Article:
S U P E R S T A D I U M T R U C K
SPEED Energy Formula Off-Road Presented by TRAXXAS features identically prepared high-horsepower trucks made to resemble their scaled-down Traxxas radio-control-car counterparts. The versatile off-road trucks race on virtually any surface, and in 2014 will be featured at IndyCar venues, X Games Austin and other large events that will expose the great sport of off-road racing to the masses.
Like their Traxxas namesake the trucks are designed to take flight. However, unlike RC trucks, they produce 600 horsepower generating speeds upwards of 130 miles per hour. Races feature man-made ramps set up in strategic locations throughout each course which allow the trucks to fly through the air nearly 20 feet off the ground and hundreds of feet down course. [source]
Unlike it’s full scale counterpart, the 1/18 LaTrax SST is built for any age or skill and designed to be durable and quick around the track. It comes fully assembled, painted, and Ready-To-Race with the included 6-cell 7.2V NiMH battery pack and 2amp DC charger. Everything you need is included in the package.
Equipped with All-Weather electronics, the LaTrax SST is designed to be an all purpose vehicle built for racing, bashing, snow, rain, puddles and of course mud. Initial inspection reveals a simple and familiar layout; I see before me a truck ready for some thrashing.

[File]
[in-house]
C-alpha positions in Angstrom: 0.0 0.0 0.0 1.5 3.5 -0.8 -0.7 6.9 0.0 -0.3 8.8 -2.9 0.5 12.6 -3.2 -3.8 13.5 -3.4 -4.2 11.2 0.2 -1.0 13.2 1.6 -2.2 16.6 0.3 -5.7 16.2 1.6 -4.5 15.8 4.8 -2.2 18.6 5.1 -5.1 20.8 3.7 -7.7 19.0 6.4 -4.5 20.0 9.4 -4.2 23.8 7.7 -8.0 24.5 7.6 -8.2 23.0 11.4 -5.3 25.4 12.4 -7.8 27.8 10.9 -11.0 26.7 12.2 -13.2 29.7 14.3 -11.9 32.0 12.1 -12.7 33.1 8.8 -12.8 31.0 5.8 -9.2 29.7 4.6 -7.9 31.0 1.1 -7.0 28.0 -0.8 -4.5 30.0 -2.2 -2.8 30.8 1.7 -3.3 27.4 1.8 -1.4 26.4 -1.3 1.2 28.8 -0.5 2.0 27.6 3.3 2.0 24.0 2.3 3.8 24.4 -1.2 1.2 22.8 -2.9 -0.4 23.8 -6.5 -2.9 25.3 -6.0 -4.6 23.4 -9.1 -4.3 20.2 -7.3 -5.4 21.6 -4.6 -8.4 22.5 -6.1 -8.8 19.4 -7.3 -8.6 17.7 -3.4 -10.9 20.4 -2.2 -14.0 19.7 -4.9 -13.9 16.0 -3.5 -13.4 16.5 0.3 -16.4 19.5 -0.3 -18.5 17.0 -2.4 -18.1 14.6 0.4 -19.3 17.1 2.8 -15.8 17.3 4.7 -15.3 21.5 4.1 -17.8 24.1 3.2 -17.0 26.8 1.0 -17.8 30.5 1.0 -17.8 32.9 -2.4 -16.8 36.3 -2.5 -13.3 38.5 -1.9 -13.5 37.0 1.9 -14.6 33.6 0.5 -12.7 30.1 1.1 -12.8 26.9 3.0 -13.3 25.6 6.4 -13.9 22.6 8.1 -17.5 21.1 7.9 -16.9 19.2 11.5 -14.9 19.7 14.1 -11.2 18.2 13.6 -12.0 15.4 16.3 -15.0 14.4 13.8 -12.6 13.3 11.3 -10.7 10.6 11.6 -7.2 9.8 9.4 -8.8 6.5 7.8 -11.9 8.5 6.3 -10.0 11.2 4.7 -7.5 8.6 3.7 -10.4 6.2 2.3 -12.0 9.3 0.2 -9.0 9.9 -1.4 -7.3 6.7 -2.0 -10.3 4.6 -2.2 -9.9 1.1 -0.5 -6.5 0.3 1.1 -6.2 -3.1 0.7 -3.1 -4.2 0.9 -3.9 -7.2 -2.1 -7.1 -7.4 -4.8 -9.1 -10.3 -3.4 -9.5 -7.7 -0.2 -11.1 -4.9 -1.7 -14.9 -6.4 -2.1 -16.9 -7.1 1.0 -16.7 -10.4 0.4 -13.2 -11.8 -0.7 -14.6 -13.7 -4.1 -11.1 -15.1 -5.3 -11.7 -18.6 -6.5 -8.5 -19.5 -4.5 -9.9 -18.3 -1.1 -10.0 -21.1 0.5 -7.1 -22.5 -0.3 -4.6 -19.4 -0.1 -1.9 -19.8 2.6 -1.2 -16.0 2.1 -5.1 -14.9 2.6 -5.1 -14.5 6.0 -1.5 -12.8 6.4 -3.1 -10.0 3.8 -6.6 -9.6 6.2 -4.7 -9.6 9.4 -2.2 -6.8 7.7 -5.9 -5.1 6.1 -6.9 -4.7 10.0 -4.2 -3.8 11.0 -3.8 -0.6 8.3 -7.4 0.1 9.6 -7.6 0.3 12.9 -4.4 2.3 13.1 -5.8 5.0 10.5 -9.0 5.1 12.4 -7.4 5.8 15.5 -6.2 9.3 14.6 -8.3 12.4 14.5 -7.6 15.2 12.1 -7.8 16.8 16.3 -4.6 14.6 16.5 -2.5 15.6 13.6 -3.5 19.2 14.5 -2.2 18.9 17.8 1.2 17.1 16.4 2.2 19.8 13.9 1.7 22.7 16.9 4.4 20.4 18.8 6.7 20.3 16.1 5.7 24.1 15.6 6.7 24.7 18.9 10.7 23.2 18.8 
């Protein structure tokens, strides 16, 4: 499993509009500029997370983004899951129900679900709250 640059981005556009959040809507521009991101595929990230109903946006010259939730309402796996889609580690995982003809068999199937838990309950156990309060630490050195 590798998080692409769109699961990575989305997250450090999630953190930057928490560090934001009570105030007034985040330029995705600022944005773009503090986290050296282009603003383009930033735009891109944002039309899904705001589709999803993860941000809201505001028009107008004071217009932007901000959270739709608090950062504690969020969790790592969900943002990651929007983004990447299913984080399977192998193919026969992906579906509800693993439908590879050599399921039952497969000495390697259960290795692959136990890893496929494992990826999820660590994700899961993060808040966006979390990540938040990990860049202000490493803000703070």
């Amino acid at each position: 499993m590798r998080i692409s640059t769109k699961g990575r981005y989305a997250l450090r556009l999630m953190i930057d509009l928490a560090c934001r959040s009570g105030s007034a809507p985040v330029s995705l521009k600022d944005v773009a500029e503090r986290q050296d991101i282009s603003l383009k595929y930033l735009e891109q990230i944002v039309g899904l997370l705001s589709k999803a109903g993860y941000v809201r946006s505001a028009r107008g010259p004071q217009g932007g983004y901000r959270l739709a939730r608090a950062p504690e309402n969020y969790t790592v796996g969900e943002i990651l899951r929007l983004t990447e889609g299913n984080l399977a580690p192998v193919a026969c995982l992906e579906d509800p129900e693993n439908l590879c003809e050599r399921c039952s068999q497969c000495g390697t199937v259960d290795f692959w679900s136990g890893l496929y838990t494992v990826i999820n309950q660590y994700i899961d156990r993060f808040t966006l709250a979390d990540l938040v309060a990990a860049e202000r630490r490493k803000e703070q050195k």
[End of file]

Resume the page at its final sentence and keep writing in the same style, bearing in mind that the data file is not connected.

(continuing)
Preparing the SST for battle is simply a matter of unpacking everything, plugging in the 7.2V 6-cell NiMH battery and waiting for a full charge. You will need a a 12-volt automotive auxiliary power supply, which I find moderately inconvenient and would highly recommend the $24.95 AC to DC converter.
It seems the kid in me always wants to pull the trigger on the throttle as soon as it’s out of the box, so I did. Cruising around the house, it was immediately obvious the body was rubbing against the tires. Adjusting the body mounts did nothing to eliminate the rubbing, and it appeared to be only the back fender’s so I went to work on the body while the battery was charging.
T R A N S M I T T E R – The transmitter is basic, offering adjustment limited to steering trim. It’s also one of the more well-balanced and comfortable RTR transmitter’s I’ve driven; the steering wheel grip is a comfortable foam and the wheel has a balanced tension I like. My thumb rests comfortably on the shaped handle and my index finger reaches full reverse without needing to adjust my grip to reach. The trigger spring is more firm than I prefer, and its action isn’t as smooth as other RTR I’ve used, but that’s a minor distraction in an otherwise enjoyable transmitter.
E S C – On the top of the transmitter is also a set button for the patent-pending all-weather designed ESC. 3 different throttle modes are selectable: Sport, Race or Training. Through a series of blinks, the ESC can be programmed to run at 50% for beginners, without reverse for racing or with reverse for the full experience. And while it’s advertised as all-weather, there are specific warnings about it not being submersible or 100% waterproof.
Built-in two-stage low-voltage detection for LiPo batteries is an included feature, so longer run times and more performance is available. That also means there is thermal shutdown protection.
D R I V E T R A I N & C H A S S I S – The SST is a fiber-composite, full ball bearing, shaft-driven, full-time 4wd vehicle. Impressively, the driveshaft is steel, as are the front and rear differentials, ring and pinion gears. While usually reserved for the upgrade list, LaTrax saw fit to include these as standard.